The Legal Sustainability Alliance is addressing a seemingly intractable problem – business travel.
Five years ago, on a small ice cap in Iceland, an event took place that had a dramatic impact on how we conducted our business. The eruption of Eyjafjallajökull caused a huge ash cloud to drift across Europe, resulting in the greatest disruption to air travel since the second world war. Twenty countries closed their commercial airspace and 10 million travellers were directly affected, with millions more having to change their plans later.
Business did not, however, grind to a halt. We found a way to carry on.
Why is this relevant or important to the Legal Sustainability Alliance (LSA) today? As a nationwide, collaborative and open access alliance of more than 300 UK law firms we focus on addressing the sustainability challenges facing each of us in our business. We are wrestling with a seemingly intractable problem: how to develop, integrate and embed sustainable business travel habits into our firms’ cultures.
The LSA supports its members to measure, record and report on their carbon emissions each year. This year’s report, expected in June, shows that many firms have made great strides in energy efficiency, waste reduction and water consumption. Many small steps combine to make major savings. To be clear, this is an economic initiative as much as responsible business.
The law is a personal business. Clients want to meet their legal teams face to face. In a competitive market you need to be at the pitch meeting in person to ensure you win the business, and early indications from the 2015 report show an increase in business travel with a resultant increase in emissions.
This is due in part to the upturn in business as the economy recovers. Interestingly though, for many it is not client business that forms the bulk of our travel but internal meetings. Whole firm, partner-to-partner, office-to-office travelling is what racks up the miles.
There is a legitimate distinction between travel that is ‘cost of sales’ and travel that is ‘expense’. Doubters will say you cannot reduce the first without undermining client development and relationships. In fact, many clients have the same challenges and some discourage unnecessary travel in their terms of business. There may be greater sympathy in your clients’ mind with this issue than you think – if you are prepared to raise it. Regardless, with own-account travel, the same arguments do not apply, or not to the same extent.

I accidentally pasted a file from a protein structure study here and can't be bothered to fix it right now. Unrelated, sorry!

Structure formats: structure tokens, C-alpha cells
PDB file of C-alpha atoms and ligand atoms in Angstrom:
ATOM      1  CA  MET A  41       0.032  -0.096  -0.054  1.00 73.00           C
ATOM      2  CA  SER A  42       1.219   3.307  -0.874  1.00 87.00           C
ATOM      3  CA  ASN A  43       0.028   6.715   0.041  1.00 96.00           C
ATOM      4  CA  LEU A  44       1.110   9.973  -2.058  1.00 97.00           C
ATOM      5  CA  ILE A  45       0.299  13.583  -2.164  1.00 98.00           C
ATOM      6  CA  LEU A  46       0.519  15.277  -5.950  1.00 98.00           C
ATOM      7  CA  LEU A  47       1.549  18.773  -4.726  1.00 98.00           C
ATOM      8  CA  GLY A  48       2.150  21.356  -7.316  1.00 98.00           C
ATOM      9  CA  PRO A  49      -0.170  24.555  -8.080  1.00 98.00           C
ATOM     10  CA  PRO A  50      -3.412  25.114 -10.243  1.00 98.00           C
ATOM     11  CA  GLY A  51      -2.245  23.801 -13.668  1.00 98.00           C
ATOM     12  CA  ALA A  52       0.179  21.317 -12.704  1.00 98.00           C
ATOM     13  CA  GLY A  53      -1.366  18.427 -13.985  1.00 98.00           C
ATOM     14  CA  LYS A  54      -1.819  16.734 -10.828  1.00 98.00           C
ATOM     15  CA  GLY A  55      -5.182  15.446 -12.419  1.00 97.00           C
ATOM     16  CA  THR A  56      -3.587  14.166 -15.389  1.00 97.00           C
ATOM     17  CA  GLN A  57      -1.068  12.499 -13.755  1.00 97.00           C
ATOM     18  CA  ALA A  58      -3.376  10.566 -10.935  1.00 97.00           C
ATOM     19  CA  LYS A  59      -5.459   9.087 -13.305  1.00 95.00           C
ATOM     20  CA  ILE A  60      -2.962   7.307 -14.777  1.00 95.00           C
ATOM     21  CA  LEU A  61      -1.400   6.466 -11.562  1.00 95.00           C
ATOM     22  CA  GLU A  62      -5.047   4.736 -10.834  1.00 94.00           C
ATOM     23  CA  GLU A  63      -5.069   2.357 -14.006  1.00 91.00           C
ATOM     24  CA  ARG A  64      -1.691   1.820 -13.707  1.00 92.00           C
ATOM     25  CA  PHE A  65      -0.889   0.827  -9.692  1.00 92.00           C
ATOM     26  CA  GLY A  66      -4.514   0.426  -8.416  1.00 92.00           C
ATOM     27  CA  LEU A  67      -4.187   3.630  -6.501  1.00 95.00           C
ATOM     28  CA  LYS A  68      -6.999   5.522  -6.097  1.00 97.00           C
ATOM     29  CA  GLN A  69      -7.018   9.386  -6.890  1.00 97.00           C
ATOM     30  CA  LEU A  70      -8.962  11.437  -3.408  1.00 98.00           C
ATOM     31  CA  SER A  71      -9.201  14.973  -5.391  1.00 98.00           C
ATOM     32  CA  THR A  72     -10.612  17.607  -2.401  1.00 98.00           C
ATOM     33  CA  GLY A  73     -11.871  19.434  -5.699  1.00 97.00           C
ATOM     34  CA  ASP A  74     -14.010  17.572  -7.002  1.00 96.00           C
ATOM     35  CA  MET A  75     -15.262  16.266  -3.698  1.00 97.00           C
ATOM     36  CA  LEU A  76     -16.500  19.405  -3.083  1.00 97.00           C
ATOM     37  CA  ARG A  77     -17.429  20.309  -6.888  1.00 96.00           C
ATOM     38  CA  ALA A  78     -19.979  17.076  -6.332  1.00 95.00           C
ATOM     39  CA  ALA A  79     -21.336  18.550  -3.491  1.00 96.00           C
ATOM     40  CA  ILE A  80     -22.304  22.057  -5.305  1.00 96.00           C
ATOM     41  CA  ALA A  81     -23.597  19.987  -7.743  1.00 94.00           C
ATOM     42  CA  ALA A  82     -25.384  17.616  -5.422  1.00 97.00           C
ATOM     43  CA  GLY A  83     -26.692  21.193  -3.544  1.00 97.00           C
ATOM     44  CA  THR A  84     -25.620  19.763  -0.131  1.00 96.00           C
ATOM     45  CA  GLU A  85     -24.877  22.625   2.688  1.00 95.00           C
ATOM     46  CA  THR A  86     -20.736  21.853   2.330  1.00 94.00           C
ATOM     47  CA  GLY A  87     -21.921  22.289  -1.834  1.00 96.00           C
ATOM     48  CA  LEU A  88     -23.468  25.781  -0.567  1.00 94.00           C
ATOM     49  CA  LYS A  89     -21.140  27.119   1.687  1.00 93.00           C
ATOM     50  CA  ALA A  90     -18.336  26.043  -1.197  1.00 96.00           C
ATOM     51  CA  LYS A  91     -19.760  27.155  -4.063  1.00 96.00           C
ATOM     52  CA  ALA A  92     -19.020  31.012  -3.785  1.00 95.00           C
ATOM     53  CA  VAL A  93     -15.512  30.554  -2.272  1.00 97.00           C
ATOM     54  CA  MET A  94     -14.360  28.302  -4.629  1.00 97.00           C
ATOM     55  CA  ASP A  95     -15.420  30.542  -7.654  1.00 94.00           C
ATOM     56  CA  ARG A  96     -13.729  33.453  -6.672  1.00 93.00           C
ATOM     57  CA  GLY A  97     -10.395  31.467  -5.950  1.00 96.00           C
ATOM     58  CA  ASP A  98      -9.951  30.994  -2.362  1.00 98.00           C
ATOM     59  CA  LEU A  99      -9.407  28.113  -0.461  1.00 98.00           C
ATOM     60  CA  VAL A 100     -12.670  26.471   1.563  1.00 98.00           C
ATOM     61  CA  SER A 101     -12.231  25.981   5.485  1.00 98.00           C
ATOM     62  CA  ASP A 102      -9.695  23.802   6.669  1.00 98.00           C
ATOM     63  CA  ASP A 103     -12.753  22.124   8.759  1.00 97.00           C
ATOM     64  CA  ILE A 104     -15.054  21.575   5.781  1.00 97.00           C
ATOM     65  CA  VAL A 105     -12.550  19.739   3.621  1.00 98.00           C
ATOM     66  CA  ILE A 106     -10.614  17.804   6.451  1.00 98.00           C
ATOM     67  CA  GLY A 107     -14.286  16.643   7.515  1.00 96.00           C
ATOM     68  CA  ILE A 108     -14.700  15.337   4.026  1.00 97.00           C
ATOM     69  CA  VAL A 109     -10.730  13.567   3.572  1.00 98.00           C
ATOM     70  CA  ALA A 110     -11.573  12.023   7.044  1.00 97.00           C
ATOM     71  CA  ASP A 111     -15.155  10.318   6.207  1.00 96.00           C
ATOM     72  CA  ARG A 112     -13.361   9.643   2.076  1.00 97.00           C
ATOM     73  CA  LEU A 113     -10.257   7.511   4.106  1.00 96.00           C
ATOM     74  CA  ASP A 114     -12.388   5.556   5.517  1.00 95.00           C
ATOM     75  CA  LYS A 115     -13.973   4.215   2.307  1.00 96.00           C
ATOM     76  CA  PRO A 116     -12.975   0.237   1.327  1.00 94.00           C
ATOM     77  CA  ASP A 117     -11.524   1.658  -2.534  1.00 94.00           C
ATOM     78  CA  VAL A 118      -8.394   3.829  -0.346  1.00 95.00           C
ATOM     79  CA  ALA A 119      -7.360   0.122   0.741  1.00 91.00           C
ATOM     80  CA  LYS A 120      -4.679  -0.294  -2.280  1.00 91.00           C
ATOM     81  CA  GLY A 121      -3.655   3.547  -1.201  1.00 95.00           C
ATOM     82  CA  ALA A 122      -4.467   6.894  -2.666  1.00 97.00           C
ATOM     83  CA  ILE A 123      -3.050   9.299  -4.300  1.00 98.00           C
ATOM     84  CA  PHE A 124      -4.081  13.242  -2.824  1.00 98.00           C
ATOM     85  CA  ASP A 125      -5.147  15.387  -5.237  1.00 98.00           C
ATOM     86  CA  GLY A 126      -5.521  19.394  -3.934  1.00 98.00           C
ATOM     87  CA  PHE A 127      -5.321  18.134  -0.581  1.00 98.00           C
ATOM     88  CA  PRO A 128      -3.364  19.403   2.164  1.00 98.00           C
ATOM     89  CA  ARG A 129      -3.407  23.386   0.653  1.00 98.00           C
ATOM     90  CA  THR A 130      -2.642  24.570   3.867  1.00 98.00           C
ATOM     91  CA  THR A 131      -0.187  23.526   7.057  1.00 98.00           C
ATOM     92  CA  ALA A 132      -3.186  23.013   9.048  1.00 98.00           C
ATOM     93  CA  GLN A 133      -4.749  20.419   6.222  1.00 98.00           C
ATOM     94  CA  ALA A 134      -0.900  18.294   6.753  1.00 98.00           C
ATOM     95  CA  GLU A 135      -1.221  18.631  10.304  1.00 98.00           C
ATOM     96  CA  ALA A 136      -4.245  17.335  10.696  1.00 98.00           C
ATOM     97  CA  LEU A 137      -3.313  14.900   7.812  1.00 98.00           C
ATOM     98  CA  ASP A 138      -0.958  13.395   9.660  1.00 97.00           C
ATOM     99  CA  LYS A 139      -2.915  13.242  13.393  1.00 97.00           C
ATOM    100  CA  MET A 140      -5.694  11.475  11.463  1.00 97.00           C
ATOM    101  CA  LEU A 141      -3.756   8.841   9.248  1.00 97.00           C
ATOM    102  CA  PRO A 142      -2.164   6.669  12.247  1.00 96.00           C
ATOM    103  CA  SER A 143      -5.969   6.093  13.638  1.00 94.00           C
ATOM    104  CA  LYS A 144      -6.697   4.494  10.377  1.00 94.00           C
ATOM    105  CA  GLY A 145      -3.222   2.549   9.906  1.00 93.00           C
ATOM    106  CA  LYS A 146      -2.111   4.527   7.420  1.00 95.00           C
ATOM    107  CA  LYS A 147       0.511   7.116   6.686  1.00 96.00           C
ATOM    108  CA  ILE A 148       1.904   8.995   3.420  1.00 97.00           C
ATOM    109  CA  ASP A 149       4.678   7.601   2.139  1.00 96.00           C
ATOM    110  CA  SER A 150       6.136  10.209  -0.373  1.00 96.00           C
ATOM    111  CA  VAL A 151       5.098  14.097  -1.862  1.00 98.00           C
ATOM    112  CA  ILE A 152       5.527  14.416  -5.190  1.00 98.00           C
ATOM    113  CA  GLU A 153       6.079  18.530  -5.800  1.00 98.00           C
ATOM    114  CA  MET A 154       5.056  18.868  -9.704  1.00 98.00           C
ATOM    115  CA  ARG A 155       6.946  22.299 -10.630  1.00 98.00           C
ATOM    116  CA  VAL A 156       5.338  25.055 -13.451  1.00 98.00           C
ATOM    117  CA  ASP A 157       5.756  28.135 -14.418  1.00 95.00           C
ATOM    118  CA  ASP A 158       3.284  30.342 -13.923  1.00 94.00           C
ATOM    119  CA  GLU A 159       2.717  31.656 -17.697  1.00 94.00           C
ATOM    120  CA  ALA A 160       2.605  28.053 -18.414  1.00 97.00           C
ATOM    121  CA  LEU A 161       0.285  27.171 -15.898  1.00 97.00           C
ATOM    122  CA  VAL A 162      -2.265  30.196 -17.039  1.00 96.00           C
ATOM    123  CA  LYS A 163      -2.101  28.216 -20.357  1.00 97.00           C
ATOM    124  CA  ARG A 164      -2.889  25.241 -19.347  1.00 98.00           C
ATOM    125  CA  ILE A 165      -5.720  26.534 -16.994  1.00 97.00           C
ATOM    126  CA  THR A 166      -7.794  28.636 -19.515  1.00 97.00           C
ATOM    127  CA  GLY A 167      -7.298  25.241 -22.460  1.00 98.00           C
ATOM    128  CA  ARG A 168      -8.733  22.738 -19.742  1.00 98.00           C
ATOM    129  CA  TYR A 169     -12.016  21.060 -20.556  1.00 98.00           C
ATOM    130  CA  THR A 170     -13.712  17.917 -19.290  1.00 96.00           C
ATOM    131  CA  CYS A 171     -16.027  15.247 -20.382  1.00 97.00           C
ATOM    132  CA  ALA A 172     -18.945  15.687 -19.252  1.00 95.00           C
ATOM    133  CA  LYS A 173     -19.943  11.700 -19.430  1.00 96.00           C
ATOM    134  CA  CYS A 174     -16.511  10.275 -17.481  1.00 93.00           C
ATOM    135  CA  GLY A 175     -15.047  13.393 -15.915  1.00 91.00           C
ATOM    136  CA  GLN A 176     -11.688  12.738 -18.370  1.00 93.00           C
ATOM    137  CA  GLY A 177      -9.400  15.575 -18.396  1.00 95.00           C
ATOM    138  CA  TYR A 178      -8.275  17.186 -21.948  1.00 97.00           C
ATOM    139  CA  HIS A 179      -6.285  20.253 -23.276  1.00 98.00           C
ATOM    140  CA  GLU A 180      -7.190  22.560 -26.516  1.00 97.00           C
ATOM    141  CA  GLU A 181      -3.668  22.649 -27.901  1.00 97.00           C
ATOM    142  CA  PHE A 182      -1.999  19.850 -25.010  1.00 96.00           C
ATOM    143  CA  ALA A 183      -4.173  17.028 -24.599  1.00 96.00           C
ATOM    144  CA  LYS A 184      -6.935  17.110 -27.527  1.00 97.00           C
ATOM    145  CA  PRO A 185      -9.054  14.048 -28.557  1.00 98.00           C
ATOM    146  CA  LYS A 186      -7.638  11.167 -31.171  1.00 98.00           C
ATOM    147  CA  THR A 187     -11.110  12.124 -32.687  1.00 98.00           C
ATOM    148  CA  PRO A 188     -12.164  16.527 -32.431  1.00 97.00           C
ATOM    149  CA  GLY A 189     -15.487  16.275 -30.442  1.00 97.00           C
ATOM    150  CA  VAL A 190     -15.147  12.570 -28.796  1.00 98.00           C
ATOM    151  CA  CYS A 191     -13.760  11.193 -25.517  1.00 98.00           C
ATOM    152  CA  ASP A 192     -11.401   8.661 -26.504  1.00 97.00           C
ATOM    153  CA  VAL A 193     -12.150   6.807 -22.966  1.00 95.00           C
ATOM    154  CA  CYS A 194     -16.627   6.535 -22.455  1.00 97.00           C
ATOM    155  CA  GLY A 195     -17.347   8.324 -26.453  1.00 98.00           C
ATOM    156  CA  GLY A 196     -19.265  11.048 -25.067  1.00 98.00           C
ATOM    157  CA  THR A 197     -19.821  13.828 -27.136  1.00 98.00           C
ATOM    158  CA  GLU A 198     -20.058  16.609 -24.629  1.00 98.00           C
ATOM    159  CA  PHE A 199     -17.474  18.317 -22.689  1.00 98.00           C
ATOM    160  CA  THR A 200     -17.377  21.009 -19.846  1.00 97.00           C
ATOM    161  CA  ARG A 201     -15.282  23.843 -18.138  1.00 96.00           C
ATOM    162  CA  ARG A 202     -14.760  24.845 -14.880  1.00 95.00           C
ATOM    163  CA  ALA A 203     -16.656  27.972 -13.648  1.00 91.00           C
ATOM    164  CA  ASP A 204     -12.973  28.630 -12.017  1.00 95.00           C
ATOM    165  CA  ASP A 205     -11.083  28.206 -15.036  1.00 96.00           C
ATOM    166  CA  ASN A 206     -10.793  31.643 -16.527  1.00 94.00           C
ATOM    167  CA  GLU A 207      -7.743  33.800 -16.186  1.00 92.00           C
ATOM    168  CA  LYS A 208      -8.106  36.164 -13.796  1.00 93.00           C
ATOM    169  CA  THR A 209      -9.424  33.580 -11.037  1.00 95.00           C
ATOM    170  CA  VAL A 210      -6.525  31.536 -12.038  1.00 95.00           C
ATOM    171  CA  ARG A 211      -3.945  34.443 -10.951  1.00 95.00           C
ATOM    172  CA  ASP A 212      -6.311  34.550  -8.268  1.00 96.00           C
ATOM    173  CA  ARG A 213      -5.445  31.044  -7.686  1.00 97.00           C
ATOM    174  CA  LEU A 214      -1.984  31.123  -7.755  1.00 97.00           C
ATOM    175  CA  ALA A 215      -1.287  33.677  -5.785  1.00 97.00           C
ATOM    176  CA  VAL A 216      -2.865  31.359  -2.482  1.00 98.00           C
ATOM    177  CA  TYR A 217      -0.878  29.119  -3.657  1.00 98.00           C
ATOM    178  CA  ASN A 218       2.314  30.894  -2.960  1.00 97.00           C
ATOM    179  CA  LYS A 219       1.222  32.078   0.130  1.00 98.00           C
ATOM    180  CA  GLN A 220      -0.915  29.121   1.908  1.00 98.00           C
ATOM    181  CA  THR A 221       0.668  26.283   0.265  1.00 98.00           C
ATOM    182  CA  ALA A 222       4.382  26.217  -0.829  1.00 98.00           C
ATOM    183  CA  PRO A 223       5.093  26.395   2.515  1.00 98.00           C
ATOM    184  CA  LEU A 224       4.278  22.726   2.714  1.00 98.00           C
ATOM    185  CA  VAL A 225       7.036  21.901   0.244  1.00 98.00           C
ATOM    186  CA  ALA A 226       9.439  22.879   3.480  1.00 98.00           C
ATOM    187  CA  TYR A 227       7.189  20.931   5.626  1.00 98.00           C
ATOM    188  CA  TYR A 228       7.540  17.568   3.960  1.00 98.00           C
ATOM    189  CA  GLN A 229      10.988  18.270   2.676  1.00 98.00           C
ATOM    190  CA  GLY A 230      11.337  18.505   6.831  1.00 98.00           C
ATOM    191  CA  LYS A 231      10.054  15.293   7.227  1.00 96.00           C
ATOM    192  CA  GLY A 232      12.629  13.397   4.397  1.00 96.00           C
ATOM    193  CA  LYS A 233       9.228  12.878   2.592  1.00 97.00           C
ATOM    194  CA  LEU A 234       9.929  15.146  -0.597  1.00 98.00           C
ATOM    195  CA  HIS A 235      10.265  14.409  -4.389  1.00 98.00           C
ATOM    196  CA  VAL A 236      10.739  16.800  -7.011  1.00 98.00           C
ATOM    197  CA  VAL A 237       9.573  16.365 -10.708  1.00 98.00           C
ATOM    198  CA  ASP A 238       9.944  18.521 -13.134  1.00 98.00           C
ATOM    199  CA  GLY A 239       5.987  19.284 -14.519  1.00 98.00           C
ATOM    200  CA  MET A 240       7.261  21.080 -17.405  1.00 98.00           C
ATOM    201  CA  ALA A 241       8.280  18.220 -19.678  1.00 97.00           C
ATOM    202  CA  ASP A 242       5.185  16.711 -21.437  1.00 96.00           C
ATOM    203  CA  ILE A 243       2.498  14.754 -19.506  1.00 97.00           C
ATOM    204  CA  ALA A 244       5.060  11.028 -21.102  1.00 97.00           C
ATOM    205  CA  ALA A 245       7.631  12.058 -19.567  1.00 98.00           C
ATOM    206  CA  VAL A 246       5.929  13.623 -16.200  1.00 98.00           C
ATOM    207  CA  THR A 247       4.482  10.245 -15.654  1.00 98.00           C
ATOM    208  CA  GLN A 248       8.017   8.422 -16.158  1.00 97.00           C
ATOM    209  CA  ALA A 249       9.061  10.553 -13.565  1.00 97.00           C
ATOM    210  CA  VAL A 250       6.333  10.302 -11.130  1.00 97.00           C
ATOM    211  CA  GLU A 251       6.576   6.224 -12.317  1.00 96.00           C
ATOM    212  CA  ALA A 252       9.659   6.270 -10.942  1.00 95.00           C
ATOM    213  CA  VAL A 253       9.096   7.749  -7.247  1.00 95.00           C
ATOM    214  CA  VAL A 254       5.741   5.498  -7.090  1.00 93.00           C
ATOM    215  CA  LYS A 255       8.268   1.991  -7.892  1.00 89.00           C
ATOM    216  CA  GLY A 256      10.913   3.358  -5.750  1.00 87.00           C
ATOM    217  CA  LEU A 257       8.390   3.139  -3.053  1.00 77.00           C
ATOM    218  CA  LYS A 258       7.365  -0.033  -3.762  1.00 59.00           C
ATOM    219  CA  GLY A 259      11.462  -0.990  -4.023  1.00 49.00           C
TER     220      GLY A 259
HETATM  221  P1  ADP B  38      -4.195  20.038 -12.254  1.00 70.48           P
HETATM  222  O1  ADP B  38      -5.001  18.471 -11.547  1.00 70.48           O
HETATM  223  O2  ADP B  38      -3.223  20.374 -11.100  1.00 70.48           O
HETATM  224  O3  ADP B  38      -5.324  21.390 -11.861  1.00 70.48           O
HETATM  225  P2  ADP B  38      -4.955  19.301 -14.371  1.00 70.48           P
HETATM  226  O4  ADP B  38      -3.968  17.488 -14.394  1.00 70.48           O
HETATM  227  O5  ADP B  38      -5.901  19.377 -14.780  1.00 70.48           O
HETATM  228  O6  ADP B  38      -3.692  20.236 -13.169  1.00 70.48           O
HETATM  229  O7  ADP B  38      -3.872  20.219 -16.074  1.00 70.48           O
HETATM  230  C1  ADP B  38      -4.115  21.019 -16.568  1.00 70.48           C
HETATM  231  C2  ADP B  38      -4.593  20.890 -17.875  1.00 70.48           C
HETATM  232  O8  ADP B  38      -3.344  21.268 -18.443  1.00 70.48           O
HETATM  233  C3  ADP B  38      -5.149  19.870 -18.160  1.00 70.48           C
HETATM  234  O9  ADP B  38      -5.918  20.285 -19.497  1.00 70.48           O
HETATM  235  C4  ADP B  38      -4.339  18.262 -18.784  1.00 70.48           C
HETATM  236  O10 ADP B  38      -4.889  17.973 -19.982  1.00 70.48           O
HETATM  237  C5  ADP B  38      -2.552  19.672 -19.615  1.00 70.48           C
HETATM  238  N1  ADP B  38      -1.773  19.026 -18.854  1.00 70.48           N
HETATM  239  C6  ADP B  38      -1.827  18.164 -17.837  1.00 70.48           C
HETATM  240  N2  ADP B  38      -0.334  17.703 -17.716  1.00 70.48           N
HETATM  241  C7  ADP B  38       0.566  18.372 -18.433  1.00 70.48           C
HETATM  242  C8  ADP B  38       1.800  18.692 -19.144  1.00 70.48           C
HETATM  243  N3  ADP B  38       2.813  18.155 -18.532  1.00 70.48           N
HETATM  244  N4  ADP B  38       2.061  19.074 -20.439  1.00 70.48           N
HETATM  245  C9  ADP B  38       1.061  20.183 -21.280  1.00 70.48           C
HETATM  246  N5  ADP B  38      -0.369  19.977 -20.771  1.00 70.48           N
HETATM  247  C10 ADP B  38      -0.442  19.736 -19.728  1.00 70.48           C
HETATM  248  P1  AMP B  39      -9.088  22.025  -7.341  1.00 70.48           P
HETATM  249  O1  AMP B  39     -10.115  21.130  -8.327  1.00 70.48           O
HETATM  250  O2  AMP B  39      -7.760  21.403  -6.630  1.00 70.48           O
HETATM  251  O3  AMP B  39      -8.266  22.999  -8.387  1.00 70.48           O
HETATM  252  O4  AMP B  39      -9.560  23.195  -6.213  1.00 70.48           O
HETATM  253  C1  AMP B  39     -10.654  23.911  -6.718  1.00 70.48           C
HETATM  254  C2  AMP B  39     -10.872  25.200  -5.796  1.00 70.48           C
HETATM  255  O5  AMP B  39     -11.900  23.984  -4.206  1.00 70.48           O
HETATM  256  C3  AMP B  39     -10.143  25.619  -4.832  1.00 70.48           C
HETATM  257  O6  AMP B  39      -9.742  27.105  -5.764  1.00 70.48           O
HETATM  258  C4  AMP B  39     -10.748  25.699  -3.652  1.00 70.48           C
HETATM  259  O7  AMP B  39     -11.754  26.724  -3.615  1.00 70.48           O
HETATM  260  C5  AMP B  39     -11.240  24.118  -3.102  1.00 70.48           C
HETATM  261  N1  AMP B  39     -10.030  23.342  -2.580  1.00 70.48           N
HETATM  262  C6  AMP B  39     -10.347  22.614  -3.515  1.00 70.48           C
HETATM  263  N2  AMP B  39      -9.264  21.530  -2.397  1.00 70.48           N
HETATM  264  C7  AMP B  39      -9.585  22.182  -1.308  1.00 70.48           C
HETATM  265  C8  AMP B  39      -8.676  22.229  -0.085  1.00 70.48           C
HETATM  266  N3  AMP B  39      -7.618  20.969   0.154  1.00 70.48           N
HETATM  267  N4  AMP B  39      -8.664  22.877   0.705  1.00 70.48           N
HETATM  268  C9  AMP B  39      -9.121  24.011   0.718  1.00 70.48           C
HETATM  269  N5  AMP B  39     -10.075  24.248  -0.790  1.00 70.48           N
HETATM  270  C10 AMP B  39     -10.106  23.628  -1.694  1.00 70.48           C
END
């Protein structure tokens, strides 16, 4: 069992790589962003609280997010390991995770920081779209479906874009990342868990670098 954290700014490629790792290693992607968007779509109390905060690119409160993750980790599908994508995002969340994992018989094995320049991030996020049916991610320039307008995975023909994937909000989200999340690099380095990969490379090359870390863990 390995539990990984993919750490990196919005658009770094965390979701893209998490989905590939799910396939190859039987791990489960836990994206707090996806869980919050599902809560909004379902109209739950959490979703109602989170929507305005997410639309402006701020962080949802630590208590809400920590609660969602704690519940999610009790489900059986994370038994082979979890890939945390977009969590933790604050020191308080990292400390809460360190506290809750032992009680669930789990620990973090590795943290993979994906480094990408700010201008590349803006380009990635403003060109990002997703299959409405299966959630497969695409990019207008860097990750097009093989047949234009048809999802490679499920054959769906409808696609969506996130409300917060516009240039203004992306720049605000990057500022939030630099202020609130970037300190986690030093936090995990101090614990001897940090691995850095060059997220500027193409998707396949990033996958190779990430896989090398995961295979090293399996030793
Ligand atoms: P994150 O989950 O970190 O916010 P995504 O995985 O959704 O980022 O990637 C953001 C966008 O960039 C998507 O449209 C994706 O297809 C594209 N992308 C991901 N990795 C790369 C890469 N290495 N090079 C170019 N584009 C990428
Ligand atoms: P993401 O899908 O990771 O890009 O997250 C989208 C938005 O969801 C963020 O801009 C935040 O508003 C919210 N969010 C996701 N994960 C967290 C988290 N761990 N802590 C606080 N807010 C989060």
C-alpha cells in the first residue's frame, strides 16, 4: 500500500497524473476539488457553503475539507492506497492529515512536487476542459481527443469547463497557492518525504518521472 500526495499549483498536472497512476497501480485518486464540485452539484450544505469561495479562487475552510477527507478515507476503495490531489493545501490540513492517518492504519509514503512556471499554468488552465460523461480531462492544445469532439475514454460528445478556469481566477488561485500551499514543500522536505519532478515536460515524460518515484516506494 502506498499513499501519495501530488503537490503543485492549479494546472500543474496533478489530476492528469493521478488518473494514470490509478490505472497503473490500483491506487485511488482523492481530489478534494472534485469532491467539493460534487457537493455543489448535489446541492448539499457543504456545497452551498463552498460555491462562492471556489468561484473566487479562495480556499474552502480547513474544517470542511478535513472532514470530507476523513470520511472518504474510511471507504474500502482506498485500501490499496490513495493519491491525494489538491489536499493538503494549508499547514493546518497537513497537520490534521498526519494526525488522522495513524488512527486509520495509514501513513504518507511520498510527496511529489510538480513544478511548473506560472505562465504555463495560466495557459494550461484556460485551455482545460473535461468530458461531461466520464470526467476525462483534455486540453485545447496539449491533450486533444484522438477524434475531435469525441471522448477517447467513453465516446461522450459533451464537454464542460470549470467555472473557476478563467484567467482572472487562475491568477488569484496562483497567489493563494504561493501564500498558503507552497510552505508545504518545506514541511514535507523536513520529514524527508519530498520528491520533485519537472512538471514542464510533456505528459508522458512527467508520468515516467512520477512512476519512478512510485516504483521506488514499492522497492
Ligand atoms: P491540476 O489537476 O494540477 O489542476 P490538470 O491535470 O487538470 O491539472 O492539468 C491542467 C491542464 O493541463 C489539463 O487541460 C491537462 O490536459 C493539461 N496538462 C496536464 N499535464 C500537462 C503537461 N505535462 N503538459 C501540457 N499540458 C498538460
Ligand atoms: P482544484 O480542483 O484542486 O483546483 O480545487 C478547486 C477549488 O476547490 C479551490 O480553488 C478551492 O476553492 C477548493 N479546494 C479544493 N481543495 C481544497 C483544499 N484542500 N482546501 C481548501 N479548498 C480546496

Our challenge is to shift our thinking and make alternatives such as web meetings and video or teleconferencing an acceptable and commonplace mode of engaging with colleagues and clients.
We do not have all the answers and we need to encourage an open conversation. To address this, we have launched a series of initiatives, from a travel survey to a series of webinars and best practice guides on sustainable travel, and a summer-long travel challenge: All Change, run in partnership with Sustrans.
All Change launches on 5 June (World Environment Day) and runs until September. It is open to all LSA member firms and will encourage you to think about and try more sustainable travel options. It is not all about cycling.
All forms of sustainable alternatives to cars and planes will count – home working, teleconferencing, cycling, even car sharing all add to your miles on your virtual journey. It will be competitive and fun, and we are aiming to get as many of our 300 or so members involved as we can. If you are not a member and want to take part, I urge you to join the LSA.
Jeff Twentyman is chairman of the Legal Sustainability Alliance and a partner at Slaughter and May
- The LSA (formerly the Legal Sector Alliance) is a joint venture between its member firms and the Law Society. It is funded equally by firms that have chosen to be executive members and the Society. Membership is open to all UK law firms and is free. To register for All Change see allchange.getmeactive.org.uk. To find out more about the LSA email email@example.com or visit legalsectoralliance.co.uk.